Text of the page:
Introduction: Animated Truck Conveyor Belt Gift Box
Every year my family has a contest to see who can make the best gift wrapping job. My little nephew LOVES trucks and construction equipment. So I figured I would make some trucks drive around on the lid of a box for him. I went through a few ideas and bounced some ideas off of my friend Ben. We came up with the idea of dragging the trucks around with magnets. Now anyone can make stuff go in a circle. I wanted to up the ante a bit and have the trucks drive a serpentine path. I came up with the idea of using scotch tape as a conveyor belt.
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Step 1: Materials
Foam core board- you can buy this from $1.25 to $7.00 per sheet so shop around.
Poster board- wal mart 97 cents per sheet.
foam sheets (for trees and fish) $1 for a bag of assorted colours
3 toy trucks $1
patience (not pictured because I used it all up)
some sort of motor / gear / wheel system
Step 2: The Road and Grass
I started out by taping some sheets of paper together, laying them over the foam board and tracing out the shape that I wanted the conveyor belt to follow. I cut this out and it became the template for several layers in this build. Using the template I made a road from black poster board. This was glued to green poster board which was glued to foam board. The template was used to cut all this into two pieces, an inside and an outside and the gap between the two was widened to allow the pushers to come up through.
Step 3: The Trees and Lake
Trees are easy, just cut out two similar shapes, make a slot the thickness of the foam in the bottom of one halfway up and the other from the top halfway down. Slip the slots together and you have a tree. I used hot glue to secure them to the ground.
The lake was cut out of the ground, a strip of blue poster board was glued around the perimeter and a blue bottom was taped in place. A sheet of clear plastic wrap taped under the grass gave it a neat surface look and held the foam fish in place.
Step 4: Conveyor System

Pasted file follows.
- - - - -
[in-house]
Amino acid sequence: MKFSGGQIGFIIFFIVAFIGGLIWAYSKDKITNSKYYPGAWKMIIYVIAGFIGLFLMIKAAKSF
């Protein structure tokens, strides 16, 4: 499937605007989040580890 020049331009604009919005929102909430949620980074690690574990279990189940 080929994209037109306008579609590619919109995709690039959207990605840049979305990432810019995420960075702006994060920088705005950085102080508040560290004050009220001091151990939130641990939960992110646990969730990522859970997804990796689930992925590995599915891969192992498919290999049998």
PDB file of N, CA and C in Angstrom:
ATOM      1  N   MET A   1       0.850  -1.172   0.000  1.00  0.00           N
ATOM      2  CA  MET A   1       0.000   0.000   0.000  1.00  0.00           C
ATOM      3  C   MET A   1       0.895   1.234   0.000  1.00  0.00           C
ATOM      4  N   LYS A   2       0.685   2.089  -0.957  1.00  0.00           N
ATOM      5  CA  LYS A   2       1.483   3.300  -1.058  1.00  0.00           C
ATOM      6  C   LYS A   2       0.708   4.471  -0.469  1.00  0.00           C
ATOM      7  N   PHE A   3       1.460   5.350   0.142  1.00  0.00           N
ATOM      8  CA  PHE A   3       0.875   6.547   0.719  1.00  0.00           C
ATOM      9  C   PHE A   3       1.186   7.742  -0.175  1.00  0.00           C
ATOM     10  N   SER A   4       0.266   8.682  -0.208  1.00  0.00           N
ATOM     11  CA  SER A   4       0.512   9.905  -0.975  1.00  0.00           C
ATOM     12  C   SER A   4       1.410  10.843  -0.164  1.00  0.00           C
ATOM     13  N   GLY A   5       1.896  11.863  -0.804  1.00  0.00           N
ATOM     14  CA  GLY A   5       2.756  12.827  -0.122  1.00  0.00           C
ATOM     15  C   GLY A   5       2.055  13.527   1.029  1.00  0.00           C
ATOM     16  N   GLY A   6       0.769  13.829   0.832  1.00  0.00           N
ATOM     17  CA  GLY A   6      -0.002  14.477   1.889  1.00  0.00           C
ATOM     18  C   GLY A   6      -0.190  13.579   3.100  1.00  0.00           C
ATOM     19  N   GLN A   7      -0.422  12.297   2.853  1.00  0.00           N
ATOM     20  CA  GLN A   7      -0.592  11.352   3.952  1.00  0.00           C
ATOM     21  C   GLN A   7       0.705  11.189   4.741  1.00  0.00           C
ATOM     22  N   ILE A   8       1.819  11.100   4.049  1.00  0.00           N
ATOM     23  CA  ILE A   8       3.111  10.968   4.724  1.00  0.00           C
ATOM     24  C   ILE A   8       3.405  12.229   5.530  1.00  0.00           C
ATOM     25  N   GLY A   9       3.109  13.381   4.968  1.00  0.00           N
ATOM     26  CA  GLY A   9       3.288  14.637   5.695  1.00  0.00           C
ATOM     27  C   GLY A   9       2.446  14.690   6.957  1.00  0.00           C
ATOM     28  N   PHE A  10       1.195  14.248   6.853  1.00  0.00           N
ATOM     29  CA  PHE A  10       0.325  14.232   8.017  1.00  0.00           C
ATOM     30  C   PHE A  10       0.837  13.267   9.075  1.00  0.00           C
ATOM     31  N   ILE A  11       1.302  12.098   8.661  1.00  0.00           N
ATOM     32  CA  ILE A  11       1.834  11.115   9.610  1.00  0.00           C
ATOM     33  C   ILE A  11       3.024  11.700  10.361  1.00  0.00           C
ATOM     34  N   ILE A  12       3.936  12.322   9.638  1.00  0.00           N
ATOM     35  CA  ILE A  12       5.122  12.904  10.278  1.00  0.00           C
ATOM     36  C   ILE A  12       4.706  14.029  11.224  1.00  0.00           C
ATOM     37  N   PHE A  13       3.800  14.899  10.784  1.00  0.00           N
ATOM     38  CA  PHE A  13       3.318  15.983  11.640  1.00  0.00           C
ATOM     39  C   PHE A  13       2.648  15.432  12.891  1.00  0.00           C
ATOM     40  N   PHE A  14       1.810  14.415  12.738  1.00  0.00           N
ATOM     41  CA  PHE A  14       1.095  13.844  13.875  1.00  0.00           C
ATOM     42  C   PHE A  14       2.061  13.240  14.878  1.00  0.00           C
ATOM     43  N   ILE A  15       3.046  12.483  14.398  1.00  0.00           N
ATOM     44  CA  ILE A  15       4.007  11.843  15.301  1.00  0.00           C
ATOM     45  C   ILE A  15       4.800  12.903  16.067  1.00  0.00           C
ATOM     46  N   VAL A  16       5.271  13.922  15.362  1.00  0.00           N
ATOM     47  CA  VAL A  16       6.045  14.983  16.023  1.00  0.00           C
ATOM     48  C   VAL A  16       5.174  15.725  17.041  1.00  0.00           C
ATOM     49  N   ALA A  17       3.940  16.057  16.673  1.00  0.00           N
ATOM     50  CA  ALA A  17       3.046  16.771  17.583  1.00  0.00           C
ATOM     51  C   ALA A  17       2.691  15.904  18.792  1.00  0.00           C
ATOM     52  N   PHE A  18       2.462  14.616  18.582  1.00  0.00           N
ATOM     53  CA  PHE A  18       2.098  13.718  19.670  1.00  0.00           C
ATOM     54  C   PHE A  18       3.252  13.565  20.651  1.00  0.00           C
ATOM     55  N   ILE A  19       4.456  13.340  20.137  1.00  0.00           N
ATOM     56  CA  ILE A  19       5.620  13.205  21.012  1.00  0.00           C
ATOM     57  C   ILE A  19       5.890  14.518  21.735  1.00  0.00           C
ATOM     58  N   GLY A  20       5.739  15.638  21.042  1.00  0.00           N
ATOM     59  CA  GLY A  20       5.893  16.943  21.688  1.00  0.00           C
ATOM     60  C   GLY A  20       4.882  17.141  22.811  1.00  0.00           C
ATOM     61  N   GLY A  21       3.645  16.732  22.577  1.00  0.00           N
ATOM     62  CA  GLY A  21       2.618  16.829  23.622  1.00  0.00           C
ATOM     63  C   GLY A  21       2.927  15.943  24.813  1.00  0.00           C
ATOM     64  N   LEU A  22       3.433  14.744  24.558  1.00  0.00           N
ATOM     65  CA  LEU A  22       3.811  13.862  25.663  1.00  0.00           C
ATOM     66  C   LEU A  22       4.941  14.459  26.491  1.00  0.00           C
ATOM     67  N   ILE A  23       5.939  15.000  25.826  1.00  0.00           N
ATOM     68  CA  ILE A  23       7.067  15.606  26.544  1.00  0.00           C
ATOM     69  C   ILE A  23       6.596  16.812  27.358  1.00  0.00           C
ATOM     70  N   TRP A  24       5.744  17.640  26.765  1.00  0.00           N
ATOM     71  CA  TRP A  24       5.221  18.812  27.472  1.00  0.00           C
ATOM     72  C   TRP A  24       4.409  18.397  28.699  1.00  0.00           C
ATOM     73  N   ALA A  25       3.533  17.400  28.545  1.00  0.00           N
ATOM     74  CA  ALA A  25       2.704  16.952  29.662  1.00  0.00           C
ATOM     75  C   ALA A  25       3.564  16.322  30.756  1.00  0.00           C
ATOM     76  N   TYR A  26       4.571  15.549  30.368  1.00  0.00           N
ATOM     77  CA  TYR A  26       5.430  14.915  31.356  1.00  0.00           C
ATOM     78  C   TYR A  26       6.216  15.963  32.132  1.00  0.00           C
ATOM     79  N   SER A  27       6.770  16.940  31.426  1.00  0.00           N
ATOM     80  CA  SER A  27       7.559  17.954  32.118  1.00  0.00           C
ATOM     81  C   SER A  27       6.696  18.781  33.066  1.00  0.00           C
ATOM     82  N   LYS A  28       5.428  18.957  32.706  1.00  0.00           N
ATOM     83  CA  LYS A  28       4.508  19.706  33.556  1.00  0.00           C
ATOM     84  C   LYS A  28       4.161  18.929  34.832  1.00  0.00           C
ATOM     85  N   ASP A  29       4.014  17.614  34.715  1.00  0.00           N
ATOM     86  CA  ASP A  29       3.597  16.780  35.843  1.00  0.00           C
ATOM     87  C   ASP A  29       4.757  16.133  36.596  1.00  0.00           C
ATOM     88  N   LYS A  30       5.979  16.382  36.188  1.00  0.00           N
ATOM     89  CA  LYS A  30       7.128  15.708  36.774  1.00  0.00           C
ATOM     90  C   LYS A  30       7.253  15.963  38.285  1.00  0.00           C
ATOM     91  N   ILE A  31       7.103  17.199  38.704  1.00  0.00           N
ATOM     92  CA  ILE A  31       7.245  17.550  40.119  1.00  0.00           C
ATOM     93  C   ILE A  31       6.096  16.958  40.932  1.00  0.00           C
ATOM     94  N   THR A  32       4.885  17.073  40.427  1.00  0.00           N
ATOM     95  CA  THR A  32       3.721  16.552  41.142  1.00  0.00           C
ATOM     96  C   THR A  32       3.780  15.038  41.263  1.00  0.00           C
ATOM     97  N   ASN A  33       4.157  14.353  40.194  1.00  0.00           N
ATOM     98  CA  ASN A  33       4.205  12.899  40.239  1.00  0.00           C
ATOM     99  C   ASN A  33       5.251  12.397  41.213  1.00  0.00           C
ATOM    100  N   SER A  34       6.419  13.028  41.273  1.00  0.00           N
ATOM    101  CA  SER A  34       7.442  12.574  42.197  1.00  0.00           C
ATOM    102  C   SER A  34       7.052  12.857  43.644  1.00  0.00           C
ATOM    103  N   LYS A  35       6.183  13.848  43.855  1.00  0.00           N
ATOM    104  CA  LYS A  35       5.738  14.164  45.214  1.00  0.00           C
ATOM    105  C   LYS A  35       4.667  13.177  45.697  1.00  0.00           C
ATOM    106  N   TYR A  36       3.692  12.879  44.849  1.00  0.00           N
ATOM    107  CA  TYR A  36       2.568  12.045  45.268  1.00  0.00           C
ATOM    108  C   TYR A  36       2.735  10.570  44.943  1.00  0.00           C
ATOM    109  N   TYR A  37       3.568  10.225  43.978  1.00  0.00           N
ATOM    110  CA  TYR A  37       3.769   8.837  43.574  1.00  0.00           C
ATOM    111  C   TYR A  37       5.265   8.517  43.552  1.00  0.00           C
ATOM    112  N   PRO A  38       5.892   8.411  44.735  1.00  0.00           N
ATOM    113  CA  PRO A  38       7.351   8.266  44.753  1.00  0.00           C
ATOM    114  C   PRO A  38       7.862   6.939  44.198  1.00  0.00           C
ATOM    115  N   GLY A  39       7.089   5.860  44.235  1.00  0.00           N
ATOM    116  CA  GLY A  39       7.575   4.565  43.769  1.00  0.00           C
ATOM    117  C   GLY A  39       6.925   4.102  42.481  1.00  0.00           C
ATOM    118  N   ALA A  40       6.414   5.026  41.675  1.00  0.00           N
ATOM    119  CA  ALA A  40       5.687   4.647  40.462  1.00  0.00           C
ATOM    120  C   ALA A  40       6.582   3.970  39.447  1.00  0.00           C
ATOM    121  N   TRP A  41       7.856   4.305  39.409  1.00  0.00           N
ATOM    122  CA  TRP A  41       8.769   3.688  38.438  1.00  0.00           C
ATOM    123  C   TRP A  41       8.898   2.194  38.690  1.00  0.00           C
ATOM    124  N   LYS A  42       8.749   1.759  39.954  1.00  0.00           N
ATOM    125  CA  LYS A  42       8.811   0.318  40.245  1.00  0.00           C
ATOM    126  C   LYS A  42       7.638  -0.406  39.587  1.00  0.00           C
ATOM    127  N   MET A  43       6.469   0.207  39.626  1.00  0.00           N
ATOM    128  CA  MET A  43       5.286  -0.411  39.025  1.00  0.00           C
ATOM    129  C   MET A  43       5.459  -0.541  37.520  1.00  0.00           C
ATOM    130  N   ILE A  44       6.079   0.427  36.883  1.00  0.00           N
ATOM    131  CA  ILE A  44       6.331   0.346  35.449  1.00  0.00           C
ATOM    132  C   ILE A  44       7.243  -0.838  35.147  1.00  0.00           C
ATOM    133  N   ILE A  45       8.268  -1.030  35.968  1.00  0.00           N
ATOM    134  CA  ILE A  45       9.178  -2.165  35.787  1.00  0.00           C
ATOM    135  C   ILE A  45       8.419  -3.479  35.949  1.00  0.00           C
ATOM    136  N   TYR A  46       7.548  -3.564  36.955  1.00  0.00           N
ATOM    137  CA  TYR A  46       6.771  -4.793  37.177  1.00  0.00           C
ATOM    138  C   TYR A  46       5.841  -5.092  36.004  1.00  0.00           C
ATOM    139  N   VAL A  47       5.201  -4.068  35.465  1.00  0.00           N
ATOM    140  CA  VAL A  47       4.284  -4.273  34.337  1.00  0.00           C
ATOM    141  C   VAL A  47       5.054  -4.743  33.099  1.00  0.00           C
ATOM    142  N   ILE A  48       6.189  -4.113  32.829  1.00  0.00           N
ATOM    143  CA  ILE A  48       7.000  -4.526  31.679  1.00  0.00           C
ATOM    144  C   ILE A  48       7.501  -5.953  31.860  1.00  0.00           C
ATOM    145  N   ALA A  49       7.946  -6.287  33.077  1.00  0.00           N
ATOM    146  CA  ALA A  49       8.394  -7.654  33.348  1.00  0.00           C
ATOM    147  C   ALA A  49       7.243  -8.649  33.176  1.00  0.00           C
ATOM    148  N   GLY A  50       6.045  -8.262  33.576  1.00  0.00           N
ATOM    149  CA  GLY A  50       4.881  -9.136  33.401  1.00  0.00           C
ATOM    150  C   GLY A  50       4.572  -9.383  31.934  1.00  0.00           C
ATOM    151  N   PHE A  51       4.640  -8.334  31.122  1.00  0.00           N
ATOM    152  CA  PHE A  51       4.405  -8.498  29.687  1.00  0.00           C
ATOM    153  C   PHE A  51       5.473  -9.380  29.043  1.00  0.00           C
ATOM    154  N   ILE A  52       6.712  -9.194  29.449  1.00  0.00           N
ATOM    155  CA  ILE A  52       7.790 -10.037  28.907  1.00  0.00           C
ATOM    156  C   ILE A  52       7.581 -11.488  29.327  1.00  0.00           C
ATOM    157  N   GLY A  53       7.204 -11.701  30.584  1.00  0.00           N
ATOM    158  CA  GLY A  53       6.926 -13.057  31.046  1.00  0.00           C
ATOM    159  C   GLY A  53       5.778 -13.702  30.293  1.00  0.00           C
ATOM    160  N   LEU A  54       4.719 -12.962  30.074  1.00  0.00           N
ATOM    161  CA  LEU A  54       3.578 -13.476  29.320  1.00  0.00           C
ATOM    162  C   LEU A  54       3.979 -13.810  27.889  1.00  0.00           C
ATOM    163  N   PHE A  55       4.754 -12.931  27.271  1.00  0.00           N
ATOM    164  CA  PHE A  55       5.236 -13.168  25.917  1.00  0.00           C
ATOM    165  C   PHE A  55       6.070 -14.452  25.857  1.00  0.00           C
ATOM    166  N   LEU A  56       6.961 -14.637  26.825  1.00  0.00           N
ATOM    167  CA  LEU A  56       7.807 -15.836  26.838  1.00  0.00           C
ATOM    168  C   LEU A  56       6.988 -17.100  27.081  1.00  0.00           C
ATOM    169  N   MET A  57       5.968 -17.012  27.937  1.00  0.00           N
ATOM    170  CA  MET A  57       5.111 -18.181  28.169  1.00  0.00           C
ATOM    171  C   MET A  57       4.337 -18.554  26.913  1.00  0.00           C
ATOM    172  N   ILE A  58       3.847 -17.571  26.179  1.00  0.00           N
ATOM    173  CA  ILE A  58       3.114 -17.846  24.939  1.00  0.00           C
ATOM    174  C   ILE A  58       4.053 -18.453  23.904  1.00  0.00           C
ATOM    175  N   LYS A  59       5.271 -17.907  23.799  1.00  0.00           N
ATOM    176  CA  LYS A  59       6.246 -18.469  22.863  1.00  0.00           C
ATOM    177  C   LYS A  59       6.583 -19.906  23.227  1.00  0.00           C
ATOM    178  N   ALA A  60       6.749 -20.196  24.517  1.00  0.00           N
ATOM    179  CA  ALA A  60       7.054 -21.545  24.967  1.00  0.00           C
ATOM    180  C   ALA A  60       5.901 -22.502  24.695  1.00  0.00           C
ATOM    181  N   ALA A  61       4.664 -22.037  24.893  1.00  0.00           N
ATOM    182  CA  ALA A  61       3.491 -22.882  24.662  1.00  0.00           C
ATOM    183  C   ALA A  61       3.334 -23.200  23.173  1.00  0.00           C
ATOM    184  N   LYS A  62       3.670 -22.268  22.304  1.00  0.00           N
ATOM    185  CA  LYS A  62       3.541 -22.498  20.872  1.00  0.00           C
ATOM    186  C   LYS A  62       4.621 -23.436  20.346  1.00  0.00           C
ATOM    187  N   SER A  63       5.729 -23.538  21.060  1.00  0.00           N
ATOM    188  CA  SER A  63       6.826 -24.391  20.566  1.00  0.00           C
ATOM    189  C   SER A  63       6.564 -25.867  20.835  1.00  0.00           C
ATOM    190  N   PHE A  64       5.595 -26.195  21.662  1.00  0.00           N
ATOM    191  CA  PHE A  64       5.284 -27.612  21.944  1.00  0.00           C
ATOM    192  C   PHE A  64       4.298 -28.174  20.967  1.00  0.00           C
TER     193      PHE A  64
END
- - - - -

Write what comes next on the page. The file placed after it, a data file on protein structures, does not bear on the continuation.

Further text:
Using the road template, I created guides on the insides of the curves. I made them from stacked foam board glued together and put a strip of poster board along where the tape would run to provide a smooth surface. Then I glued them onto a piece of foam board. The tape was 3/4 of an inch wide so the guides were just a tiny bit higher than that. I laid out a length of tape sticky side up on a table. I taped down both ends so it was tight and very carefully laid down a second length on top, sticky sides together. The tape is easy to splice with more tape so if it is too short, make more to add. If its too long, cut it shorter and then run it around the track to get the exact size and splice it into a loop. I used some clear plastic from some recycled packaging to create the pushers. these stuck up enough to fit under the bottom of the trucks and catch against the bumpers. Doing this allowed the trucks to be picked up or placed down while the system is running. The plastic is hard to see and quite flexible so no one could hurt themselves on them.
Step 5: The Drive System
By far the most frustrating part of the build. I have an AC geared motor that would have worked perfectly but I did not want to have to plug the present into the wall. Finding a dc motor with a gear system that had enough torque proved to be time consuming and frustrating. I ended up using an old toy my wife had picked up called capsela. I used to play with it as a kid and it seems they just decided a few months ago to stop making it. It came with a motor, battery holder (1 aa was too small), gear system and wheels to drive. It seemed almost perfect. I used a rubber band and some more foam board to build a mount and spring to tension it against the tape. On the other side of the tape was an old wheel from a broken rc car. I ended up using 2 d cells to make it run.
Step 6: Holding It All Together
I made something similar to a mortise and pin woodworking joint. This allowed precise positioning of all the parts. Each one was glued to the bottom of the ground and pinned through the converyor system base. There was a slot for the pin to go through and the pin was a wedge shape to jam everything into place.
Step 7: Final Product
I made a podcast that includes this build. My part is the second segment. Merry Christmas!